• Soon you won't have to worry about me.
    • Who cares if I'm dead, anyway?
  • Staying by themselves rather than hanging out with friends
  • Giving away prized possessions
  • Neglecting their appearance and hygiene
  • Obtaining a weapon or other things that they could use to hurt themselves (such as prescription medications)

Again, there is no foolproof way of knowing for sure that a friend is considering suicide. But even if they’re not, these warning signs can mean that your friend has other serious mental health issues. By taking action, you can help that person become happier and healthier. 

What to do

It’s hard to know what to do when you suspect a friend is suicidal.  If your friend expresses suicidal thoughts or intent, he or she should speak to a mental health specialist right away.  If you are not sure what to do, contact the
24-Hour Crisis Line (King County Crisis Clinic) at 866-427-4747 (866-4-CRISIS). This service is available 24 hours a day, 7 days a week. 

Here are some ways to be helpful:

  • Listen and allow your friend to express their feelings
  • Don’t lecture your friend about what you think they should do
  • Let them know you are available and support them no matter what
  • Don’t dare your friend to kill themselves
  • Don’t act like you’re shocked
  • Don’t make it a secret: Get support from crisis intervention specialists right away
  • Remove the means of suicide, like guns or pills

Resources

If you need help now

If there is a life-threatening emergency, call 911 immediately

Mental Health Clinic (Hall Health) (206) 583-1551 Monday through Friday from 9:00am-4:30pm

UW Counseling Center (206) 543-1240 Monday through Friday 8am-5pm

24-Hour Crisis Line (King County Crisis Clinic) 866-427-4747 (866-4-CRISIS) Available 24 hours a day 

National Suicide Prevention Lifeline (800) 273-TALK (8255) Available 24 hours a day

Online resources just for college students

Go Ask Alice! is a web-based anonymous health question-and-answer service produced by Alice!, Columbia University's Health Education Program.

Samaritans is an organization based in the United Kingdom that offers 24-hour, confidential emotional support to people, no matter where they live, who are experiencing feelings of distress or despair, including those feelings that may lead to suicide. The Samaritans operate a free and confidential e-mail service, which generally responds to your e-mail within 24 hours.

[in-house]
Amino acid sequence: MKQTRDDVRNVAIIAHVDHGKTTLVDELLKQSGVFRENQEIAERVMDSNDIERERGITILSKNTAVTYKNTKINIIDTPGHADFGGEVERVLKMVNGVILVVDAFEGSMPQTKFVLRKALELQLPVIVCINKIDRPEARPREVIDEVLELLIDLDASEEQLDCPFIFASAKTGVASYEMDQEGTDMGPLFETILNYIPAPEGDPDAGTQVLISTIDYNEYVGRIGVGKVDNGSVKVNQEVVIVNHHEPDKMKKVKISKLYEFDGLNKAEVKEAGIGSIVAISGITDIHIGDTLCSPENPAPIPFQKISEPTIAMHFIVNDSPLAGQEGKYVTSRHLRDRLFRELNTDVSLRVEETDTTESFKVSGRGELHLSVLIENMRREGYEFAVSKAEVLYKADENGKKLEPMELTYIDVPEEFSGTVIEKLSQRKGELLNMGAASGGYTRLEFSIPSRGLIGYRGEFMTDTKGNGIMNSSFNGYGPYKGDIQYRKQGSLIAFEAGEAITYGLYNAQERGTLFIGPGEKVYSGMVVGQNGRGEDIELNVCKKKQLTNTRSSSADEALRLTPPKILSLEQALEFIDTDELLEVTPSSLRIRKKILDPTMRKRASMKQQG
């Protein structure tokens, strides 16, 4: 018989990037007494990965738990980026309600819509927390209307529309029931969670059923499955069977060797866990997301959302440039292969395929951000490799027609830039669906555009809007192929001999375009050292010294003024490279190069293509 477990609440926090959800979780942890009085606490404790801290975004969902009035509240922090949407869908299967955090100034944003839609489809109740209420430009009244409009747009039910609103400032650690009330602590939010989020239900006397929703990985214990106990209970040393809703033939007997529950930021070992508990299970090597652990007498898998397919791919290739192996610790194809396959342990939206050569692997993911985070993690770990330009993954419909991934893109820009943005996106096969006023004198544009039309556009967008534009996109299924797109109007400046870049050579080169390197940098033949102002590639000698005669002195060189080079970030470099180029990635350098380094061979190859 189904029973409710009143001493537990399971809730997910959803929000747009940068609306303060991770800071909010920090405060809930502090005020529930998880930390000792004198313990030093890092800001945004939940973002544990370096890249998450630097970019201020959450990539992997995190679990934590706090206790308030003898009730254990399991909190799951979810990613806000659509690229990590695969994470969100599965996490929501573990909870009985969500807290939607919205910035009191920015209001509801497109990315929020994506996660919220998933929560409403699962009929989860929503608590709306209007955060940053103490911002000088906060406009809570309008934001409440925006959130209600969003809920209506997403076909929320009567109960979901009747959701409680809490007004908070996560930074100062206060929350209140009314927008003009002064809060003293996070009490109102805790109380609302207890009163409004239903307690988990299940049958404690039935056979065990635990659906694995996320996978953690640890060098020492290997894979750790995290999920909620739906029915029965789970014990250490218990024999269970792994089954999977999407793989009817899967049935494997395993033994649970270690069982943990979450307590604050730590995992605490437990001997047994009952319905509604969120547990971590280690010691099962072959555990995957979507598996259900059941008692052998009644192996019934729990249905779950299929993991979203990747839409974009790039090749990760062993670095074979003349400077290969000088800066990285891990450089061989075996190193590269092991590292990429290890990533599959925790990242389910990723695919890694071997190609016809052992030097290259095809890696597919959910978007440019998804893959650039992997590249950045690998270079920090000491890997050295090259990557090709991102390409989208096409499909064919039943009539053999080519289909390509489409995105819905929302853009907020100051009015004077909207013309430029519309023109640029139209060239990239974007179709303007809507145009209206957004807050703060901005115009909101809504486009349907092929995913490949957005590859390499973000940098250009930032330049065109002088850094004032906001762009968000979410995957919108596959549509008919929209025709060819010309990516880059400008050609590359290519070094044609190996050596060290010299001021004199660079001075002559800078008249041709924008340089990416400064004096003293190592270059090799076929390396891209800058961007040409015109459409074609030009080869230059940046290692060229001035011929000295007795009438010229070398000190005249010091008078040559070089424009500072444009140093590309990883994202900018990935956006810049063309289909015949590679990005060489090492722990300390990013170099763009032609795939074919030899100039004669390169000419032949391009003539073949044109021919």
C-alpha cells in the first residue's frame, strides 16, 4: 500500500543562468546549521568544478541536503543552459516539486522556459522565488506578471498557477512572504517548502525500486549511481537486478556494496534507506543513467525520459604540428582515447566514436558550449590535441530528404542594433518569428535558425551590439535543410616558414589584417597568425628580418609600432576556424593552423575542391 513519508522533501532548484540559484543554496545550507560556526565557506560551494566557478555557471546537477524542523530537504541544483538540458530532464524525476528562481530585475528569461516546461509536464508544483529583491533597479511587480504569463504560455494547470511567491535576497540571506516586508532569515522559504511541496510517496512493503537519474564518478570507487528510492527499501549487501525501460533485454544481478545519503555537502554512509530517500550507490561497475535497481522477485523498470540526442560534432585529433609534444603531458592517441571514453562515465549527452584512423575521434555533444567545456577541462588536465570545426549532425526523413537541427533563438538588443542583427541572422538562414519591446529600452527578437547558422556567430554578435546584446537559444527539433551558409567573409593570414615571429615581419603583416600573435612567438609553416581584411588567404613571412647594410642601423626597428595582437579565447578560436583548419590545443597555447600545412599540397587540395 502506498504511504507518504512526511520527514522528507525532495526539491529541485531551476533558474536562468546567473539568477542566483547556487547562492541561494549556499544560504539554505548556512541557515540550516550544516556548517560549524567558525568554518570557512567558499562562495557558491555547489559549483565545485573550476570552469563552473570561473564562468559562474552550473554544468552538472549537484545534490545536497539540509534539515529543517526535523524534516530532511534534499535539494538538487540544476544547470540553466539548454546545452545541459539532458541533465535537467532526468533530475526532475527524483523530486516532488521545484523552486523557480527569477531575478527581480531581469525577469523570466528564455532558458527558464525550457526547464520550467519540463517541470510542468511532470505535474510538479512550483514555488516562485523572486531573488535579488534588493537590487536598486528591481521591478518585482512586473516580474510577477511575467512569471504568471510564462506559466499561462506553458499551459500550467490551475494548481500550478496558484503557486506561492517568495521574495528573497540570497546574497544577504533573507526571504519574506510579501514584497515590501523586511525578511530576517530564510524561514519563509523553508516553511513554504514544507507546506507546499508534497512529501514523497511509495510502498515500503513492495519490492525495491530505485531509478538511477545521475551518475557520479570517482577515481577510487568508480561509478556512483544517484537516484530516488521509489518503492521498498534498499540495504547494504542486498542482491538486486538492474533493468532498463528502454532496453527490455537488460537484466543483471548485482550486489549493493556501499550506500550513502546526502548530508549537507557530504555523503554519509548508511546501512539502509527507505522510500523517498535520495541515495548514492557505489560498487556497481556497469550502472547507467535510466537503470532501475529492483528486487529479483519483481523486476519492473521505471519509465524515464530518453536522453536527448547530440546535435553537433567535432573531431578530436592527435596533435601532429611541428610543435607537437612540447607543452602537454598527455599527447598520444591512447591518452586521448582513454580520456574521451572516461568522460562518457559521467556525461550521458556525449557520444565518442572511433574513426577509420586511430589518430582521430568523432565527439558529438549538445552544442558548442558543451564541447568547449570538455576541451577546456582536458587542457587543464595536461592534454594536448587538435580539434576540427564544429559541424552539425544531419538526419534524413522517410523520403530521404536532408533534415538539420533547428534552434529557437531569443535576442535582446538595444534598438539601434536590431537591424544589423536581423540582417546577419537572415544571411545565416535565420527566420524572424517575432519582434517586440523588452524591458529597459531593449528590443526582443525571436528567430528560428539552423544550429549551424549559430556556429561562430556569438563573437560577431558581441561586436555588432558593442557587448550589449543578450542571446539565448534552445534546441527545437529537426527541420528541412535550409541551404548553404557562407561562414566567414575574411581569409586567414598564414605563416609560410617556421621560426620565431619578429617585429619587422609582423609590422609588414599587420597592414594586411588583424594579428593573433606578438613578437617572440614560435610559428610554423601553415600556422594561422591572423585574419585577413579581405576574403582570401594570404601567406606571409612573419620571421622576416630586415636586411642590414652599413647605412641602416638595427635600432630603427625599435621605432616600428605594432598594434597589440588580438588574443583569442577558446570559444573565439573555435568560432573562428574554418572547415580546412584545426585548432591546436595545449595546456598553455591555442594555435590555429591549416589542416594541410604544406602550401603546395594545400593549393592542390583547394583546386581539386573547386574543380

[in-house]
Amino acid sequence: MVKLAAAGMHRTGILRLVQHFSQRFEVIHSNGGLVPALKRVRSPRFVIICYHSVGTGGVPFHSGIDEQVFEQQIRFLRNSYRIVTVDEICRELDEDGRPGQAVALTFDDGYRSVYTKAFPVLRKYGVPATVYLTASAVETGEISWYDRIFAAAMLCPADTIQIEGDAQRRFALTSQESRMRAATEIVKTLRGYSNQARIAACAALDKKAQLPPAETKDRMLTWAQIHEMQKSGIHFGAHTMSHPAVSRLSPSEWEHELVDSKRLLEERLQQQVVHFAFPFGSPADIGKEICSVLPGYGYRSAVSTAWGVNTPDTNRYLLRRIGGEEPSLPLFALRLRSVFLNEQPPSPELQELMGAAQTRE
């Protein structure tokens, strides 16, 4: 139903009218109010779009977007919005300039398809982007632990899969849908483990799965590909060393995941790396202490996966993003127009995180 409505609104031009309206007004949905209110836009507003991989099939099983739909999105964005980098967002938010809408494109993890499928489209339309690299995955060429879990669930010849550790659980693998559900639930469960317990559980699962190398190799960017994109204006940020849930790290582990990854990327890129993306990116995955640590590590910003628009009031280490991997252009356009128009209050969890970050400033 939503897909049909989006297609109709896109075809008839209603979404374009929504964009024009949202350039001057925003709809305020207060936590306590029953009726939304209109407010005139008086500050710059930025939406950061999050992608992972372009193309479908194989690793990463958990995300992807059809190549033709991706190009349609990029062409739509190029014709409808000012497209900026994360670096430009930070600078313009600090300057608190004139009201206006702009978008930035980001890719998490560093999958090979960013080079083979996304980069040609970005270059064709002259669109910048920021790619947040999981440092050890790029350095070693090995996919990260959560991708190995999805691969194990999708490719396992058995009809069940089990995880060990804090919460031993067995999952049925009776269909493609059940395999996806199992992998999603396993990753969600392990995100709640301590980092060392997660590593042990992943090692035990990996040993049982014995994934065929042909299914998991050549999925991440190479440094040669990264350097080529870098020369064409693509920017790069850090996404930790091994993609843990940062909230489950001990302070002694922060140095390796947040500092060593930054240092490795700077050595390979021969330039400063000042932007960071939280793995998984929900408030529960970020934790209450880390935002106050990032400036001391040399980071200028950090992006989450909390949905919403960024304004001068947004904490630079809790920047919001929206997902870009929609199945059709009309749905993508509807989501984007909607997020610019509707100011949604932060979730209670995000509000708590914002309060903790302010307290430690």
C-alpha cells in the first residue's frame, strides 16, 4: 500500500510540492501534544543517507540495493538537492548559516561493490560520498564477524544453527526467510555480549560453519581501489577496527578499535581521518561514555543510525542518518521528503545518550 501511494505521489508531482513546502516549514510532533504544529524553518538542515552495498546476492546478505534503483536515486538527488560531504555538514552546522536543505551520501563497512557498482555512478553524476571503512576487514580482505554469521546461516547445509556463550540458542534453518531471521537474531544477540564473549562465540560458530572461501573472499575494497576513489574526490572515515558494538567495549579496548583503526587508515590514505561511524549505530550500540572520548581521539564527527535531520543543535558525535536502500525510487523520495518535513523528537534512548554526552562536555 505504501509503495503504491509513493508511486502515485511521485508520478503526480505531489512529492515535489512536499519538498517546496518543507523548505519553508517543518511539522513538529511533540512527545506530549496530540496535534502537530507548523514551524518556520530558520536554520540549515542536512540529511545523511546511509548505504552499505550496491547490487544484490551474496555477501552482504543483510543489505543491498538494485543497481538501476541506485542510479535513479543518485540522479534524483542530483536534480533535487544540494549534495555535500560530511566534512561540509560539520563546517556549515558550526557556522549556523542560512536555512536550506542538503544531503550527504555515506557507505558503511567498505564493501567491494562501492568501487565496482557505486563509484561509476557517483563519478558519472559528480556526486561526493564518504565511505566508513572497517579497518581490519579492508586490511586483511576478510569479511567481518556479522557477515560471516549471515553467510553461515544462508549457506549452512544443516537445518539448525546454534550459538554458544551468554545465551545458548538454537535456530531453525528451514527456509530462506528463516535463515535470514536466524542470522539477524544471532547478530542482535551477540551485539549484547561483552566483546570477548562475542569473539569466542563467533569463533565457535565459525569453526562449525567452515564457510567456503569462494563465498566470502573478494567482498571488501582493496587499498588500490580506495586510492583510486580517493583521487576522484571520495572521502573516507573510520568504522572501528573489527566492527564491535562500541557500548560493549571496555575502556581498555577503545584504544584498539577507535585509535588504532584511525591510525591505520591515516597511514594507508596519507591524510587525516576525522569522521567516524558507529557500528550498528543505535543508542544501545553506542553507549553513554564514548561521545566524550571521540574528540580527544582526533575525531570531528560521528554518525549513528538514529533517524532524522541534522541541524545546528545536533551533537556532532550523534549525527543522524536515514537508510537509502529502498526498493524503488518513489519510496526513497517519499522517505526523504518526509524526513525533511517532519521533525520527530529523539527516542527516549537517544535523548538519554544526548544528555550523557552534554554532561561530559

Ulifeline.org is a web-based resource created by the Jed Foundation to provide students with a non-threatening and supportive link to their college's mental health center as well as important mental health information.

General resources on suicide and suicide prevention

Suicide Prevention Resource Center provides prevention support, training, and materials to strengthen suicide prevention efforts.

American Foundation for Suicide Prevention is dedicated to advancing our knowledge of suicide and our ability to prevent it.

National Center for Injury Prevention and Control (NCIPC) is located at the Centers for Disease Control and Prevention, is a valuable source of information and statistics about suicide, suicide risk, and suicide prevention.

Suicide Prevention Action Network USA is the nation's only suicide prevention organization dedicated to leveraging grassroots support among suicide survivors (those who have lost a loved one to suicide) and others to advance public policies that help prevent suicide.

Authored by: Hall Health Center Mental Health Clinic staff

Reviewed by: Dr. Mary Bachhuber Watts, Associate Medical Director, February 2014